We know you are eager to know how your child’s day went.
What did they do? What did they learn?
The challenge is that these questions might be too vague and not “interesting” enough to a child to get them talking.
You’ll be surprised what you can learn about your children when you get them to start chatting about their day.
Plus, if they are having difficulty or a problem at school hopefully they’ll open up a little more so you can figure out what’s going on.
Does this sound familiar?
You pick up your child from school, buckle them into their car seat and as you are starting to pull away from the school:
Parent: “How was your day?”
Parent: “What did you do today?”
Here are a few different questions to try when attempting to jumpstart the conversation:
They will likely say “the playground” was their favorite part of the day. This does not mean that they are not busy learning and working in the classroom.
Of course, outside play is the favorite part of the day – it’s everyone’s favorite part of the day!
The point is to get your child feeling comfortable and talking to you.
Understanding your child’s favorite playground or classroom activity can be a doorway to an entire conversation:
“Did you get a turn with the scooter?”
These questions can begin with your child as young as 2.5 years old. Keep at it. I assure you that the same questions will come in handy when they are young teenagers and they return to “one word” answers.
It’s also important not to ask too many questions. Pick a few a day to concentrate on and mix it up.
In the Montessori environment, your child will participate in many activities to prepare them to hold a pencil. It is very important that the hand is properly trained and ready to begin writing. Be patient, this process should never be rushed. Pretty soon, your child will have what we call “an explosion into reading”. During this time, they are busy building words with the materials in the classroom. Writing on paper will come, it will. Once it does, you will start to see their “writing work”. Until then, you may see some art projects in their file, but that might be it.
Rather than have children trace letters, or repetitively copy letters or words, we use “Metal Inset Work”. The Metal Insets are very interesting to children and more effectively train the hand for precise writing, when they are ready. If you start to see 5 x 5 squares of paper come home, with a geometric shape traced in one to three colors using colored pencils, this is the “Writing Training” you are looking for. You will see the Metal Inset work improve with detail and intricacy. Children really love this work.
So, what else is happening during the day, when your child comes home empty-handed?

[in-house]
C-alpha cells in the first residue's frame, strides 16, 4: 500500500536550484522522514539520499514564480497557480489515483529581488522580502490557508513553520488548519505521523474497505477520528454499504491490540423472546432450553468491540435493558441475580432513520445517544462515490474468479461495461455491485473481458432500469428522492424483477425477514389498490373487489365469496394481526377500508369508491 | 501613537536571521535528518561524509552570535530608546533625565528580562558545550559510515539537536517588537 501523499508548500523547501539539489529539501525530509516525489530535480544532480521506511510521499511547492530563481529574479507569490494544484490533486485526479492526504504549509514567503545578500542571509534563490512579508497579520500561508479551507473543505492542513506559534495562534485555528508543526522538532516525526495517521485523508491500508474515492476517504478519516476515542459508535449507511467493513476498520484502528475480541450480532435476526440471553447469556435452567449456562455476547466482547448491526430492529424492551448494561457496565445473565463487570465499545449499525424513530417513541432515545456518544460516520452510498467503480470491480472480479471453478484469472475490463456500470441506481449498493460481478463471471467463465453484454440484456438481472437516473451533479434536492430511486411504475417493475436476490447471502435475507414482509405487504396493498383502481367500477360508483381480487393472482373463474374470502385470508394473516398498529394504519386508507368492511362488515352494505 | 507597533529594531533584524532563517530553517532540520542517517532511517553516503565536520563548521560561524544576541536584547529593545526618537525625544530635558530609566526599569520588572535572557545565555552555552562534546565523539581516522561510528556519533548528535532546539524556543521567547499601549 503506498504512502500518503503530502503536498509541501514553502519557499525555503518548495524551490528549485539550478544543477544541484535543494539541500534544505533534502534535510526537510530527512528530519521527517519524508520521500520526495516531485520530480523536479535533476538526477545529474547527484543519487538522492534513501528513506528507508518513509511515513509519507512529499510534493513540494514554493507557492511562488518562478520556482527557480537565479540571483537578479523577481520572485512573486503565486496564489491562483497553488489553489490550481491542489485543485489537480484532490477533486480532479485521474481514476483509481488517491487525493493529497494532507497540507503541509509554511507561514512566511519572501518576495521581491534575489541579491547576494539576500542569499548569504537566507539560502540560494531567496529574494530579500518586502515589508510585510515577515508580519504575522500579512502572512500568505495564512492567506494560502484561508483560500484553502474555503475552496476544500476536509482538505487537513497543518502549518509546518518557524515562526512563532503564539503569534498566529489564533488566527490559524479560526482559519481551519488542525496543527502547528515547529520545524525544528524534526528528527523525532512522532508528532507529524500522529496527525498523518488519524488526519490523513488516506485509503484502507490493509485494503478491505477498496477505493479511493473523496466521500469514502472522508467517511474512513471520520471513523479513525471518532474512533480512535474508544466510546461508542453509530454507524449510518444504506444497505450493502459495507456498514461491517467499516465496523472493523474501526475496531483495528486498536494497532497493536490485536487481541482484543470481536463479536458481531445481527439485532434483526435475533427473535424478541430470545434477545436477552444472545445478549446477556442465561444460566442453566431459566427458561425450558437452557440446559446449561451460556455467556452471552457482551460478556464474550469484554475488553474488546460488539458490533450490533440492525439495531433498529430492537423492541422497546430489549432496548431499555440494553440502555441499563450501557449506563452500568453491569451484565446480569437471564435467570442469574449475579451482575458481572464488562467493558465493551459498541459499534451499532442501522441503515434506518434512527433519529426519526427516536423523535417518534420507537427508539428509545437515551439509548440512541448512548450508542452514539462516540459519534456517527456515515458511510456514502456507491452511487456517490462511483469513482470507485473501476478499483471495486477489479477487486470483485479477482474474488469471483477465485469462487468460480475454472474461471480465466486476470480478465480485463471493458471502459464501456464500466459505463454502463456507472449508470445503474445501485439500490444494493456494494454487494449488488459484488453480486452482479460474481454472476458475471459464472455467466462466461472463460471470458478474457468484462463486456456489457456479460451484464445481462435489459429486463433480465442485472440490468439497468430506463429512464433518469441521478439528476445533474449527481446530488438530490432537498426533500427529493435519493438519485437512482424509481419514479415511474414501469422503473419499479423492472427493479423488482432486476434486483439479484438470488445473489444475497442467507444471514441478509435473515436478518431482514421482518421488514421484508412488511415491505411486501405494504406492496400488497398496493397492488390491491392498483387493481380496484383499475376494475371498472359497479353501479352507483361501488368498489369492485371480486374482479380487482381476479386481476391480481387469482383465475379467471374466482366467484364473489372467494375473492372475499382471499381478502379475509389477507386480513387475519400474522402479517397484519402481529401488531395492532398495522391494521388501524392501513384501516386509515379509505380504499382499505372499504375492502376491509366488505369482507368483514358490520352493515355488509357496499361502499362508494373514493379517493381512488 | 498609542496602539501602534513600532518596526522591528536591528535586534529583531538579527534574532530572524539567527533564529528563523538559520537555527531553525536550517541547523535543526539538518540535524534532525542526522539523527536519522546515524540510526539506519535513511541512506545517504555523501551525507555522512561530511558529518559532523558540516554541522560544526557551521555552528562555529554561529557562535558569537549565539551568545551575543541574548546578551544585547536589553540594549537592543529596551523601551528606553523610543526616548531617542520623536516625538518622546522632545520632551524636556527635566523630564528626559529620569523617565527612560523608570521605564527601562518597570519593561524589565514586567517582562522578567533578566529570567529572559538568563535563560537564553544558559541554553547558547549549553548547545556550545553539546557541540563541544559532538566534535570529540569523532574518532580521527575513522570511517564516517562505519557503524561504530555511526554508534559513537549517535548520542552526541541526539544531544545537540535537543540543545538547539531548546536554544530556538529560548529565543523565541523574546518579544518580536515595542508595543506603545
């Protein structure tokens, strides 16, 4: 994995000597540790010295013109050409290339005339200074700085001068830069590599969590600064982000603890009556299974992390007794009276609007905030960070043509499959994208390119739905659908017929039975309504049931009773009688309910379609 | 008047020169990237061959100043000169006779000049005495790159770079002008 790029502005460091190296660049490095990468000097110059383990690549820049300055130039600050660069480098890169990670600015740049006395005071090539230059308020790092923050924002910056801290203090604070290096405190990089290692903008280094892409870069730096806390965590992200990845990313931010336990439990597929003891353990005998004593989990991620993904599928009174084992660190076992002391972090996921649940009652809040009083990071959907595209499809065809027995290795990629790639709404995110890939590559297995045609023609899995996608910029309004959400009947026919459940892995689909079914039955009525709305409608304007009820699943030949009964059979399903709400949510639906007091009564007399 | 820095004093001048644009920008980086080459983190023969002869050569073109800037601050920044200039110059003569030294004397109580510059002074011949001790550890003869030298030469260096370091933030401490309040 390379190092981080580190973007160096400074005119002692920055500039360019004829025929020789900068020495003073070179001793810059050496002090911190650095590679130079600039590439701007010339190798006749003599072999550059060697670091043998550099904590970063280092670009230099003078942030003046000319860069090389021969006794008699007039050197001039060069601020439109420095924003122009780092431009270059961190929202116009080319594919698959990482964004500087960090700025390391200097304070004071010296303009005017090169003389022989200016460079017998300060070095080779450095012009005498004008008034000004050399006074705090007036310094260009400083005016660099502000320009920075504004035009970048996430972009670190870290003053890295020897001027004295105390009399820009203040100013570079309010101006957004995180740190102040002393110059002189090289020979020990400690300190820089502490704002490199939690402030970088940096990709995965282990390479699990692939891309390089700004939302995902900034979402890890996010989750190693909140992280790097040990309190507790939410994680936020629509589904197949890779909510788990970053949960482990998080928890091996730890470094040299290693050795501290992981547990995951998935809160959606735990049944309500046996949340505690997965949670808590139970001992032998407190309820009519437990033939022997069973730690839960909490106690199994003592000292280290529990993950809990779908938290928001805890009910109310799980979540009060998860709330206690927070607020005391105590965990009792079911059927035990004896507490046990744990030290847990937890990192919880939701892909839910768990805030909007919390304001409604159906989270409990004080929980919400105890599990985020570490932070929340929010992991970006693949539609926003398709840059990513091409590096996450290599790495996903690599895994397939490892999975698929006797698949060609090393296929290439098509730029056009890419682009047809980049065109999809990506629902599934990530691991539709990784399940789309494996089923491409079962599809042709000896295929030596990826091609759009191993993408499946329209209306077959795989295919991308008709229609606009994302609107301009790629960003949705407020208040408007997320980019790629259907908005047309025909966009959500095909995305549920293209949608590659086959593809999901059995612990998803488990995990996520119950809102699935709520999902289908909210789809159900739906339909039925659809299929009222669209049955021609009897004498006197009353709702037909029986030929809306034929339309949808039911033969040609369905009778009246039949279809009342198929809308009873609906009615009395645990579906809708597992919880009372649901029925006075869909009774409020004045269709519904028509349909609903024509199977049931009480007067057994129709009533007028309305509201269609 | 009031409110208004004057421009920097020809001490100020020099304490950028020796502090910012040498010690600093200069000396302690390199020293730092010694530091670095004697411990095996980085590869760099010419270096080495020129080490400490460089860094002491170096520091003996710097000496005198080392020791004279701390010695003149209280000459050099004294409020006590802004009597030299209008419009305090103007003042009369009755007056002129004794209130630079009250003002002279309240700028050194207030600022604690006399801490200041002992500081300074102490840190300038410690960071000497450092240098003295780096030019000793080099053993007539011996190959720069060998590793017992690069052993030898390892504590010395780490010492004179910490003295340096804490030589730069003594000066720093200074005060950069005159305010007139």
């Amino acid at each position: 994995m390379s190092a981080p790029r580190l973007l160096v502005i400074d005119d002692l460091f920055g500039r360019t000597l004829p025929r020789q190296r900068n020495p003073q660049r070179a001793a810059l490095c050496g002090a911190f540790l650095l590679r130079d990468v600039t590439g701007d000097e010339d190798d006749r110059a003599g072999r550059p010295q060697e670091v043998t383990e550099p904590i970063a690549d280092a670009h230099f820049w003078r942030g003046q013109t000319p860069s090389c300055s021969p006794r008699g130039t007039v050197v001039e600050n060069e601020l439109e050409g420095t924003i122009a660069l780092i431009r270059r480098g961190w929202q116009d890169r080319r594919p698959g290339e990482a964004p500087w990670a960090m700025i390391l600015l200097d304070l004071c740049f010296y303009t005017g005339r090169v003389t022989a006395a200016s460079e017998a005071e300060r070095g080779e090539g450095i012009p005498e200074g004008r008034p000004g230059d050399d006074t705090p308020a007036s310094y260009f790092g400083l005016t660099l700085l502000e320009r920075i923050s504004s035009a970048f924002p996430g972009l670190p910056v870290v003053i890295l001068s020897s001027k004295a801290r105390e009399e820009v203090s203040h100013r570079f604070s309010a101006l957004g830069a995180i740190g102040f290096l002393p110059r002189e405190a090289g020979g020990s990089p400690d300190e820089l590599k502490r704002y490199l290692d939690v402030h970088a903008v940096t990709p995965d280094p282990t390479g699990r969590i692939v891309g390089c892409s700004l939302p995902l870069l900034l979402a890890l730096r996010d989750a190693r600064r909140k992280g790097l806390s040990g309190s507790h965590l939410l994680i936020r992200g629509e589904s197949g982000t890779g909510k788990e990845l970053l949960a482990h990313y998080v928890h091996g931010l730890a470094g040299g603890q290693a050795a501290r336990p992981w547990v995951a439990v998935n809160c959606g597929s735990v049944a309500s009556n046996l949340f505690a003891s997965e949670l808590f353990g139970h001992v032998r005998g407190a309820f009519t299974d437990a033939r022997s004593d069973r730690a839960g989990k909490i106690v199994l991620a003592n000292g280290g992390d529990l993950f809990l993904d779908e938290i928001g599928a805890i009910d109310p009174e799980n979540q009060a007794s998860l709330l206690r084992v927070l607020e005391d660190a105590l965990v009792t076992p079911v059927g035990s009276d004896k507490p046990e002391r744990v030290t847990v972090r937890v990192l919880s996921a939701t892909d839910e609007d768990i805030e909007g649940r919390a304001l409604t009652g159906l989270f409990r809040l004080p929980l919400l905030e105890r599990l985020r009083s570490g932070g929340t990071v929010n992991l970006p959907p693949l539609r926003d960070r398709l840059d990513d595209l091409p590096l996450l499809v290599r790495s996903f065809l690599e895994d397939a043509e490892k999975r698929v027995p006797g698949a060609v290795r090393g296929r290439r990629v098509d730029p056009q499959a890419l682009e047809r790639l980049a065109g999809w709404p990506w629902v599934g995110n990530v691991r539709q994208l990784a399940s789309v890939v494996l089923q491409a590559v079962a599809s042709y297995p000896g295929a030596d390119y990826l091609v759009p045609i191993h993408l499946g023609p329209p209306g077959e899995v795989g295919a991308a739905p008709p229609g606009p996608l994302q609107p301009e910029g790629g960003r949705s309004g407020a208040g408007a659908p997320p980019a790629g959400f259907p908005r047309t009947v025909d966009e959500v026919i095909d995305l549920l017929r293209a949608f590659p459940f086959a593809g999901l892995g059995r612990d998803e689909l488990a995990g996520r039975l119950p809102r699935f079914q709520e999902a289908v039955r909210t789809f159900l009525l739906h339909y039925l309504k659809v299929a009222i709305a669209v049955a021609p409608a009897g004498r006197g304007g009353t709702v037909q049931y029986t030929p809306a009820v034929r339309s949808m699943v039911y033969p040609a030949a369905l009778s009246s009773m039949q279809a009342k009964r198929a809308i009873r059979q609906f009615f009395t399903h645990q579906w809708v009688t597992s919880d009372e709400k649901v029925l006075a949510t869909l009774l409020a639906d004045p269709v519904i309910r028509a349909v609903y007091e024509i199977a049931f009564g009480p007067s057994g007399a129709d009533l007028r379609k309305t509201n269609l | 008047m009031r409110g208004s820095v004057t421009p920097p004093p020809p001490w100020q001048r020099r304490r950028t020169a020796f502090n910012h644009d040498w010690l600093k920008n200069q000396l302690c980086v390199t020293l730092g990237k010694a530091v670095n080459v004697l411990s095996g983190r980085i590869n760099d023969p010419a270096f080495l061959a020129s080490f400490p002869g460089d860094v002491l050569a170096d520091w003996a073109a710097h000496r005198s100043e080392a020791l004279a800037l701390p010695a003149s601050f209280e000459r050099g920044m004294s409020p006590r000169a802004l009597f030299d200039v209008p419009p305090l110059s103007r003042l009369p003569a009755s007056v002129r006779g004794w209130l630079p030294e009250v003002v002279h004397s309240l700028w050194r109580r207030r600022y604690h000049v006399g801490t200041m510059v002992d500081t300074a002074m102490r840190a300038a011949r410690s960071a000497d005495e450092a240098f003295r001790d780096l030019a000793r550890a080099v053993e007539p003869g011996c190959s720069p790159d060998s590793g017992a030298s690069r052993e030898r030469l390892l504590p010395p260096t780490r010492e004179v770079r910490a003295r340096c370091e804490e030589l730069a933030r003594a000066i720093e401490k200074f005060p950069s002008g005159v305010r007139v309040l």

Just a few, a peak into the day
Think about it, so many opportunities for little lessons and learning how to be a member of a community as well as learning how to learn.
Some tips while on your way home from school, hearing about or discovering the golden opportunities they experienced during the day.
Stay off YOUR phone.
This can be tough here in the Silicon Valley – many of our parents work tech jobs that seemingly never end. But try to avoid conference calls while riding in the car to and from school.
The car can be a great time to talk with your child – if you can eliminate the distractions. Having your attention in the car will be something you children will come to look forward to.
My boys are grown now. When they were in preschool and even elementary school, we had a 30 to 45-minute commute each way. We made up games that involved the radio, other cars on the road, road signs, etc.
Most importantly we laughed and spent the time interacting together.
Don’t be afraid to be silly!
This is a great time and place for it. It is just you and your children in the car. Nobody else is paying attention. Go for it!
If you have had a stressful day, this can be a very effective way for you to unwind from your day as well.
Most importantly, your kids will love it and will feel like they can relax with you- which in turn will help them be more open and honest when talking to you.
Enjoy this time – it does not last forever.
Ideas for games in the car:
Younger children 2-4
Older children 4 to 8
Today, my boys are very independent, and we do not spend as much time together as we used to.
When I really want to know how they are doing, I find a reason to ride in the car.
It takes time for them to start talking, so the trip needs to be longer than a drive to the grocery store. But by using questions like the ones listed here, they always begin to open up to me.
So, next time you are in the car, choose two or three of these questions and give it a try. It might take a few attempts but keep at it & I am confident that you will get your child to start talking to you – and probably asking you a few of these questions.
Below are a couple of links for some additional information on this topic.
Until next time…
“Children First, Always”